Review: Looking Good Dead at the Everyman Theatre, Cheltenham

THE key to a good thriller is the element of surprise – something extraordinary happening at a time when you least expect it.

Peter James’ thriller Looking Good Dead is packed with twists and turns and it doesn’t fail to surprise with every grim detail as it is uncovered in the production.

Starring Adam Woodyatt as protagonist Tom Bryce, the former Eastender actor gave a brilliant performance as the down at heel father who happens upon a computer memory stick dropped by a stranger on a train.

He seemingly wants to do the right thing and return the memory stick once he has had a look at its content.

The content of the stick is truly shocking and leads to a horrific conclusion.

As head of a crumbling family, Woodyatt plays the part perfectly as he struggles to live life with his Wagyu beef eating wife Kelli Bryce, played by Woodyatt’s former Eastenders partner Laurie Brett.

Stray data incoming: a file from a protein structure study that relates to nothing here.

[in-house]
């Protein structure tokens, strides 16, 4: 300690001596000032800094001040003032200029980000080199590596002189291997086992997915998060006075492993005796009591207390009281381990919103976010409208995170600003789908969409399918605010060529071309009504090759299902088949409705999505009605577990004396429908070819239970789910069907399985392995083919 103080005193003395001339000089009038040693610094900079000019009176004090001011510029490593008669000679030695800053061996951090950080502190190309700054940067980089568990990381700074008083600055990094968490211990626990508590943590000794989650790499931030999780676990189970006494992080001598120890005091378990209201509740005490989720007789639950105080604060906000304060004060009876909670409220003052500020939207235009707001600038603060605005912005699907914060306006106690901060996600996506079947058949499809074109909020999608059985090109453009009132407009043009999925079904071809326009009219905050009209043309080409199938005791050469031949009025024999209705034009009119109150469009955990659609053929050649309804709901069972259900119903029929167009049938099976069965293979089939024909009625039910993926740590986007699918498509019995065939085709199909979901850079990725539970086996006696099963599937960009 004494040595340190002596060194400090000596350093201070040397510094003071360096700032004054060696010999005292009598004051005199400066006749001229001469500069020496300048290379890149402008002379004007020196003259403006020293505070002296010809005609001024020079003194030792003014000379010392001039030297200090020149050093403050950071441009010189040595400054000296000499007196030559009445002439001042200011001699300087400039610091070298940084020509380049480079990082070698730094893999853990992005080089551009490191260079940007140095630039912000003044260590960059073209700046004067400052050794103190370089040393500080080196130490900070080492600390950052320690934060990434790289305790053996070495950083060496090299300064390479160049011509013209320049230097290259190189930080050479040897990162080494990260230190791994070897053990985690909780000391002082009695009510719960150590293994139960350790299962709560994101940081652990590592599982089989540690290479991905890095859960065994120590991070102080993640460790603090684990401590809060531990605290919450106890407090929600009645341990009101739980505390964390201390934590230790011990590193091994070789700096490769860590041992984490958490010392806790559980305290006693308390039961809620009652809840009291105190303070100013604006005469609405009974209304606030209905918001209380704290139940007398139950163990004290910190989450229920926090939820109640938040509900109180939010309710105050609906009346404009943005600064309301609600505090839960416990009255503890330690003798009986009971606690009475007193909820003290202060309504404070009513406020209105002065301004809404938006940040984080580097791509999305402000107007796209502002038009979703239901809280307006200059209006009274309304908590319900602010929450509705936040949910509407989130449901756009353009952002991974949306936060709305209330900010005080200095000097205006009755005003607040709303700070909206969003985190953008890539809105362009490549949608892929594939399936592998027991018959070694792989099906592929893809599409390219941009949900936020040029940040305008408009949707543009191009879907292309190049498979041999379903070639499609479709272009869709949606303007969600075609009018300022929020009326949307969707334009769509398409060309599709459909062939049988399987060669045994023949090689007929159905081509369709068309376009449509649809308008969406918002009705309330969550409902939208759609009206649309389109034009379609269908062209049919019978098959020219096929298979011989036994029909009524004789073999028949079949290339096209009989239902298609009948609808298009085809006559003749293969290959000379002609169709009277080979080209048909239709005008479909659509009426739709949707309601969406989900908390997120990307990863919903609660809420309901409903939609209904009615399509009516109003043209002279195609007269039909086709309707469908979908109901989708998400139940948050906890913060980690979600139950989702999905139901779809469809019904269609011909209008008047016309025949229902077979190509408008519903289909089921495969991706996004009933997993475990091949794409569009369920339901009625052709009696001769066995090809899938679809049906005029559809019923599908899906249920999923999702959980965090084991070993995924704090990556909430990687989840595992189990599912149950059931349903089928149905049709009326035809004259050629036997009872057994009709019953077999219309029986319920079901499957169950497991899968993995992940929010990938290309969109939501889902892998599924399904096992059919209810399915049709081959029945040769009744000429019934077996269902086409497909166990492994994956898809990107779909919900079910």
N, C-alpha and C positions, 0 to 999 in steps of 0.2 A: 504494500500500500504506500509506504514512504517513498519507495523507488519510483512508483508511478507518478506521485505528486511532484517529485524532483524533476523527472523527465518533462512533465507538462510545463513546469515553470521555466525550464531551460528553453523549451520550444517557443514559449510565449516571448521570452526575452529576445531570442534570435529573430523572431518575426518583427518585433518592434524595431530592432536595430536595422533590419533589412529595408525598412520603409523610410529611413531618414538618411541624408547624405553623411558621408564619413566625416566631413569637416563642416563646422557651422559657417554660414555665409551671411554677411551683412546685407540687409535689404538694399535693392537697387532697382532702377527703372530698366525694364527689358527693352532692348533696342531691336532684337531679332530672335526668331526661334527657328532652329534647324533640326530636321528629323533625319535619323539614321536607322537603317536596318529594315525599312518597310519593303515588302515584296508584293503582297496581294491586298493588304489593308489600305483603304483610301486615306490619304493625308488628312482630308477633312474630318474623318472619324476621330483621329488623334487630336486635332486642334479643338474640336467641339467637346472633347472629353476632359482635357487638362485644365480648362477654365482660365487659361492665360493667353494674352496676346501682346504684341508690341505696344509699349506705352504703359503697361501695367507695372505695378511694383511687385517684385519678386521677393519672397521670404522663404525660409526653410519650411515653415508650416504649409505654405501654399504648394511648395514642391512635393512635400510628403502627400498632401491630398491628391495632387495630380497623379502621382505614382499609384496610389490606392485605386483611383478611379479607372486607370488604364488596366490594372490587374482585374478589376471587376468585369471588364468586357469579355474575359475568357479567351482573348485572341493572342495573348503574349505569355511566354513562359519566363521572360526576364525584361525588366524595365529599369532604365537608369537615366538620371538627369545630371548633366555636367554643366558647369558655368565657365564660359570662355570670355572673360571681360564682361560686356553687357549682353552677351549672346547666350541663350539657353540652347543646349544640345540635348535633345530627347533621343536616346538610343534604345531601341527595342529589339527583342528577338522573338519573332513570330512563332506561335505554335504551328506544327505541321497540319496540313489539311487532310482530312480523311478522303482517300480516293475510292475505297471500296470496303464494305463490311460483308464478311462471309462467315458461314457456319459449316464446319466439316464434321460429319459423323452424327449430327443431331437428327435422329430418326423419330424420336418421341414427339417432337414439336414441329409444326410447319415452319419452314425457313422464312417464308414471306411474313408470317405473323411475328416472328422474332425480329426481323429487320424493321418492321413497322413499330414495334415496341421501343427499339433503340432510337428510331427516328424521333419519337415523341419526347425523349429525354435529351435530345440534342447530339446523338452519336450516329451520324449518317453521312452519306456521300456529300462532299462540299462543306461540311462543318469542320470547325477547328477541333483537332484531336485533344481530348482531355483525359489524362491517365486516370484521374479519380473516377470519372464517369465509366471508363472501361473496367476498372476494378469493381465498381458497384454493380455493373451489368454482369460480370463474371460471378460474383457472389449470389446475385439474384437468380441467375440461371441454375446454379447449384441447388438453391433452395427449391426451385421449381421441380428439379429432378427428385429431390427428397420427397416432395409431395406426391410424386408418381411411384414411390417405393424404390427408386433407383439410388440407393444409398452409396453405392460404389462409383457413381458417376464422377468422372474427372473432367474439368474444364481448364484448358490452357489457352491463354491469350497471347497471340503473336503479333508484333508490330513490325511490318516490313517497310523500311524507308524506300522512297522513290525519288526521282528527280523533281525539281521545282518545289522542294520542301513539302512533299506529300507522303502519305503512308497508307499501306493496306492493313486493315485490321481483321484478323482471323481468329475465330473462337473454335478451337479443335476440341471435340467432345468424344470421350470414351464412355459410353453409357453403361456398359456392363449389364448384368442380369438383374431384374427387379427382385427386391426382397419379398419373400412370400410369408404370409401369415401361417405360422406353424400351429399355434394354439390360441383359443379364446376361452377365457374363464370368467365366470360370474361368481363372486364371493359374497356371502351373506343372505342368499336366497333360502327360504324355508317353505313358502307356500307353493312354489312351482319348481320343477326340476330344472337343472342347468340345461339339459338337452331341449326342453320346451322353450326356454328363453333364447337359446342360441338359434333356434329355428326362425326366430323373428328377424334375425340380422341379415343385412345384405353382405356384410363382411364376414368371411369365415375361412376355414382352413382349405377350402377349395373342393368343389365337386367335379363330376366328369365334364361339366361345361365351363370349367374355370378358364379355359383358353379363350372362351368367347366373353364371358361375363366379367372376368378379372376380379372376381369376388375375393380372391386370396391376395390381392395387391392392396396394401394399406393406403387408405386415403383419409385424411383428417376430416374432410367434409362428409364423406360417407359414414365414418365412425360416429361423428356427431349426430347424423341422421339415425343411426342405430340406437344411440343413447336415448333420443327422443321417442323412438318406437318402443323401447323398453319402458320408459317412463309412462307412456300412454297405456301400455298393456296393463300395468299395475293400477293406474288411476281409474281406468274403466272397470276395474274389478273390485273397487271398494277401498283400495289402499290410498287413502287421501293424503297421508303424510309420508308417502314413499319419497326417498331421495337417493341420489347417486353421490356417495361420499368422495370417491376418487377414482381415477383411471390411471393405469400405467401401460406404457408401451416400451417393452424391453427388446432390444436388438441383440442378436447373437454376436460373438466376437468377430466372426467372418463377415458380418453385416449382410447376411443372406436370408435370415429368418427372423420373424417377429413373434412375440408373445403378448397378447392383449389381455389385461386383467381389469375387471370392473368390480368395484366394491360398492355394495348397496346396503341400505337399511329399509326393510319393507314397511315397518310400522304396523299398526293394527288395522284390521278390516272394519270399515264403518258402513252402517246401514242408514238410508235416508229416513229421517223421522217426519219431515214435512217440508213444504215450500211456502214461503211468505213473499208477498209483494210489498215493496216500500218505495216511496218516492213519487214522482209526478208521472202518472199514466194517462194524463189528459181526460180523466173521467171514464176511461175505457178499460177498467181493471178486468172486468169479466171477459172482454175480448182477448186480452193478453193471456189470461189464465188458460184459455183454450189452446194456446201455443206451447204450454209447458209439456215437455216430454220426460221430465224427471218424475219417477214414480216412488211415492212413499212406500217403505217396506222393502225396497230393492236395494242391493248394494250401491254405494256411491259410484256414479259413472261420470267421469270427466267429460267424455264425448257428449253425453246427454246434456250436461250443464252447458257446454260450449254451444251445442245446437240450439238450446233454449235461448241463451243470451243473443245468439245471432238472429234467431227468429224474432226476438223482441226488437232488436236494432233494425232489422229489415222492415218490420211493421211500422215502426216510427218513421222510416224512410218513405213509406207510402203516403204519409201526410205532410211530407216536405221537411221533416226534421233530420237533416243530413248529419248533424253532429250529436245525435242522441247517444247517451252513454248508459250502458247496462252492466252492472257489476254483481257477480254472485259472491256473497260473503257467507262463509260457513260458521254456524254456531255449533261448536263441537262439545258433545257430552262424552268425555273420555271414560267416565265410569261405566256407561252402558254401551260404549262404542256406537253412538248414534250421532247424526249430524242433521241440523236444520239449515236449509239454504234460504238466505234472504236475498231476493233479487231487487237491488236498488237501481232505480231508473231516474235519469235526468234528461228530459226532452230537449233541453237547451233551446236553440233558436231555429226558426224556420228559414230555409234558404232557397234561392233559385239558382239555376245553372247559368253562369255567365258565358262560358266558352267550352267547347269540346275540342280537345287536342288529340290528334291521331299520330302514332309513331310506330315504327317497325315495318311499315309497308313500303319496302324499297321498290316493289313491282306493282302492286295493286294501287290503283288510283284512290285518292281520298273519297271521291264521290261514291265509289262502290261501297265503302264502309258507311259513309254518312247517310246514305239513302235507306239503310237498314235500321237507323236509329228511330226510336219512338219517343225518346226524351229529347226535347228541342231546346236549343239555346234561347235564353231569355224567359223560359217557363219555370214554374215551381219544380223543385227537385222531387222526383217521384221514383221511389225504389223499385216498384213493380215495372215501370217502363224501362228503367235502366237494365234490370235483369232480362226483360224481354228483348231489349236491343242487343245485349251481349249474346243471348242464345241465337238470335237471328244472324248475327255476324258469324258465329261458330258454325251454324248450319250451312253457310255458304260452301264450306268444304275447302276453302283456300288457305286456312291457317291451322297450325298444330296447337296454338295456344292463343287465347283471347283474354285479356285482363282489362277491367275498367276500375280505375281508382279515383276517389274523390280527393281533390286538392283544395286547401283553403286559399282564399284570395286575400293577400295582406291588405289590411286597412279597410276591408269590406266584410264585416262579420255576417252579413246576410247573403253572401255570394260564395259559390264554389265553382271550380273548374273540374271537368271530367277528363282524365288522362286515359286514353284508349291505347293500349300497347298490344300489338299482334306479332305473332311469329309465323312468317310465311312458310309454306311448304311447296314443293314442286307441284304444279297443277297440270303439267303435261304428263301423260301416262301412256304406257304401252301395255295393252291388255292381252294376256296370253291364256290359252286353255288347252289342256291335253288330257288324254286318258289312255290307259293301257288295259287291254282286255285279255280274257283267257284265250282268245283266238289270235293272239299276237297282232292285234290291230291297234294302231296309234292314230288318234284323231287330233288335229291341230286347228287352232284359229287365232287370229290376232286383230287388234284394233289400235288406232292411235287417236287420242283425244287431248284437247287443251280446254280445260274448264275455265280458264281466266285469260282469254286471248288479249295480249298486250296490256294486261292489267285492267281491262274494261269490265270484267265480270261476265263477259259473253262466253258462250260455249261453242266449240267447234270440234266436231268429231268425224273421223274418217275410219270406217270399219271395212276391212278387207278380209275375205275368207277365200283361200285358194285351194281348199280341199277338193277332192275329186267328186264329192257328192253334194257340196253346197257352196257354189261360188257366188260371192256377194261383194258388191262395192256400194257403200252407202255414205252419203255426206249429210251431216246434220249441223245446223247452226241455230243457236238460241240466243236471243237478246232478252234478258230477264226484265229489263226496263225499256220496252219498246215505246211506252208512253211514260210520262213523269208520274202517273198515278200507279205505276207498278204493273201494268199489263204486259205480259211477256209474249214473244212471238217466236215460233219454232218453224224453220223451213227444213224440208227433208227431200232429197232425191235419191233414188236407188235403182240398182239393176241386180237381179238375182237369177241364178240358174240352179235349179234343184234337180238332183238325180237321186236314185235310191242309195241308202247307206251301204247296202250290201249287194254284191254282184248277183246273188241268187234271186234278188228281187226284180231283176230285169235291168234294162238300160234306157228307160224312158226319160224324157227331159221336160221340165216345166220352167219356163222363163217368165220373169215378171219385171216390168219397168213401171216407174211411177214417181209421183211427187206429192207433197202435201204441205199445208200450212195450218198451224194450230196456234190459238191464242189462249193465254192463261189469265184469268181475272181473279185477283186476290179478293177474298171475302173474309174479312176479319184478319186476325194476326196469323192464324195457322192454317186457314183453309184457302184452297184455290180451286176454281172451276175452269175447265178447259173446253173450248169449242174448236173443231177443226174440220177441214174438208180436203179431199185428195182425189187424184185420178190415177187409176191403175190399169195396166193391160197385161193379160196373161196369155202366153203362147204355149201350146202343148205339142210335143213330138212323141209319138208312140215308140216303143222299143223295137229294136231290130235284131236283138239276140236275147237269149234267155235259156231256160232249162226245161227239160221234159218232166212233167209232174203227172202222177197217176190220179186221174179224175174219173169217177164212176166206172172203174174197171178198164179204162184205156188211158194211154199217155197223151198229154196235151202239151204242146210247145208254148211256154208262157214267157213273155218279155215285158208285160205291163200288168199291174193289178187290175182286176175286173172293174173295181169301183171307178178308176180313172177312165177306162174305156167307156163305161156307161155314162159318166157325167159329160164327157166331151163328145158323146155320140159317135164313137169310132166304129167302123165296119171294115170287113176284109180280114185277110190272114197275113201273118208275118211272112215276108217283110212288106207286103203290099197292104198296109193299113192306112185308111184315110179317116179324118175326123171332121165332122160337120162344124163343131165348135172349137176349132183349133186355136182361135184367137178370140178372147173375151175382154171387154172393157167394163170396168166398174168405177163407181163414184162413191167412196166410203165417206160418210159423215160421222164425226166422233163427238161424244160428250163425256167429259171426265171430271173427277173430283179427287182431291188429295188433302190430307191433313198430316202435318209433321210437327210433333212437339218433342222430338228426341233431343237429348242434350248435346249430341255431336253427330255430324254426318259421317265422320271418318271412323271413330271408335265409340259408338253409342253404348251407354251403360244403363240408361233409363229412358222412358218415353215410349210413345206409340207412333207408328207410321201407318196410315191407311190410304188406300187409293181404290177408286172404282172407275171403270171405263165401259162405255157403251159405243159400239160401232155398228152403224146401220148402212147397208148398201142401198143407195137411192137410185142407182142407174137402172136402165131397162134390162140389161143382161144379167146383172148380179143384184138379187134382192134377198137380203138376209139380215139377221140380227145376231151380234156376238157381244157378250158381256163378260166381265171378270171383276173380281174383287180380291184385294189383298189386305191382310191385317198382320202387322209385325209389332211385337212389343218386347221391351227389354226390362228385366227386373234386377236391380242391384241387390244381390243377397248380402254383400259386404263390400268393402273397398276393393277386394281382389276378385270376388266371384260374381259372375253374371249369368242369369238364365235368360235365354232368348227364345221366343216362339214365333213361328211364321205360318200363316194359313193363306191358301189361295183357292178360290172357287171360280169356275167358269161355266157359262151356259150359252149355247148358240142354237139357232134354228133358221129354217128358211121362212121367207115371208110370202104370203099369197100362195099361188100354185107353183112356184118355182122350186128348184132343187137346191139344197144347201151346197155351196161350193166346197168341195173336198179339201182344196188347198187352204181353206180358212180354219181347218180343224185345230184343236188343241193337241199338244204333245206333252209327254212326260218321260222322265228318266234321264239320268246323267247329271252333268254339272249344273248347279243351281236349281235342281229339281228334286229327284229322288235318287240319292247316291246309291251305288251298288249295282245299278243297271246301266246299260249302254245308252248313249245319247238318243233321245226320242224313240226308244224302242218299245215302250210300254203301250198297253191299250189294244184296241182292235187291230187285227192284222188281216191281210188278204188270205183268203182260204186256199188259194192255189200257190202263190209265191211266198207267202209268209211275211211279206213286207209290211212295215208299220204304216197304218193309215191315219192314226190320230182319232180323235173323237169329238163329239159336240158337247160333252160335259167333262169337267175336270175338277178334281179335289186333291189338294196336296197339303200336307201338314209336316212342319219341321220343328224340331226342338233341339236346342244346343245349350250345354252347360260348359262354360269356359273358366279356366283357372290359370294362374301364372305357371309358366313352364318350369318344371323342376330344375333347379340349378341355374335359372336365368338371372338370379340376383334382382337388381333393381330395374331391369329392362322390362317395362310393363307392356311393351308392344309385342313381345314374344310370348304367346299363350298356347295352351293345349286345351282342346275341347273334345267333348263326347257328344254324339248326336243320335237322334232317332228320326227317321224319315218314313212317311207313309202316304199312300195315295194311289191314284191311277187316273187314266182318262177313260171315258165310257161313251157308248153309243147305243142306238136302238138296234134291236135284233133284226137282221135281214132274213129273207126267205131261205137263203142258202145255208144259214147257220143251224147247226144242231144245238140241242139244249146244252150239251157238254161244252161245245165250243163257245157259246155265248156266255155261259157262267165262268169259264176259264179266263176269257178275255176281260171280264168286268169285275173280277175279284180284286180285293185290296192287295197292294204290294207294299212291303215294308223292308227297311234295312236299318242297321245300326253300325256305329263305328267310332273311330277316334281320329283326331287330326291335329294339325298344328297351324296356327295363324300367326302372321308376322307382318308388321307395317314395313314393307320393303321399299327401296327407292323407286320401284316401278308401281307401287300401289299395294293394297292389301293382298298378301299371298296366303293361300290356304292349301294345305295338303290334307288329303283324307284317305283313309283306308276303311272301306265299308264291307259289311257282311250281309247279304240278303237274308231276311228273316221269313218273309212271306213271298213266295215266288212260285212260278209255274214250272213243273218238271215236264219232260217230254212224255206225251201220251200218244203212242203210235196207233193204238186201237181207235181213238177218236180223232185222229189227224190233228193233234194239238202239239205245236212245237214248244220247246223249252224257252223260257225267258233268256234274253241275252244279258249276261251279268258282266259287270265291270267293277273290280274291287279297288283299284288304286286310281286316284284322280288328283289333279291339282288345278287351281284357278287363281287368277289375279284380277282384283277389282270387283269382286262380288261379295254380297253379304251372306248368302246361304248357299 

The pair share a real chemistry on set as they head through the challenges of life in 2022. There are some pieces of comic genius as Woodyatt leans on his son Max Bryce, effortlessly played by Luke Ward-Wilkinson.

Cultural references hit home with the audience who were all too familiar with the tech savvy teenagers at home and there are real moments of humour in this dark play as the Bryce family struggle against a backdrop of debt and failing business.

The destruction of the modern shared family is brilliantly played by the cast on a clever and minimalist stage.

Elements of truly shocking nature are in store with this production and the Everyman should be congratulated for having the bravery to stage such a thriller. Snuff films and violence all make a showing in this modern thriller and had the audience gasping with delighted horror at points.

As the kidnap plot is played out behind a screen at the rear of the stage the disintegration of the family tales place stage front.

Some clever writing helps give the police a comic edge which gives some light relief to the intense and terrifying action.

There is a huge twist in the tale for the audience which I won’t reveal but it is well worth the wait during this clever tale of broken trust and love.

Thrillers at the theatre are a risk and violence or horror is hard to pull off convincingly but director Jonathon O’Boyle did a grand job of turning Peter James’ story into an enthralling show.

Looking Good Dead is at the Everyman until Saturday April 30

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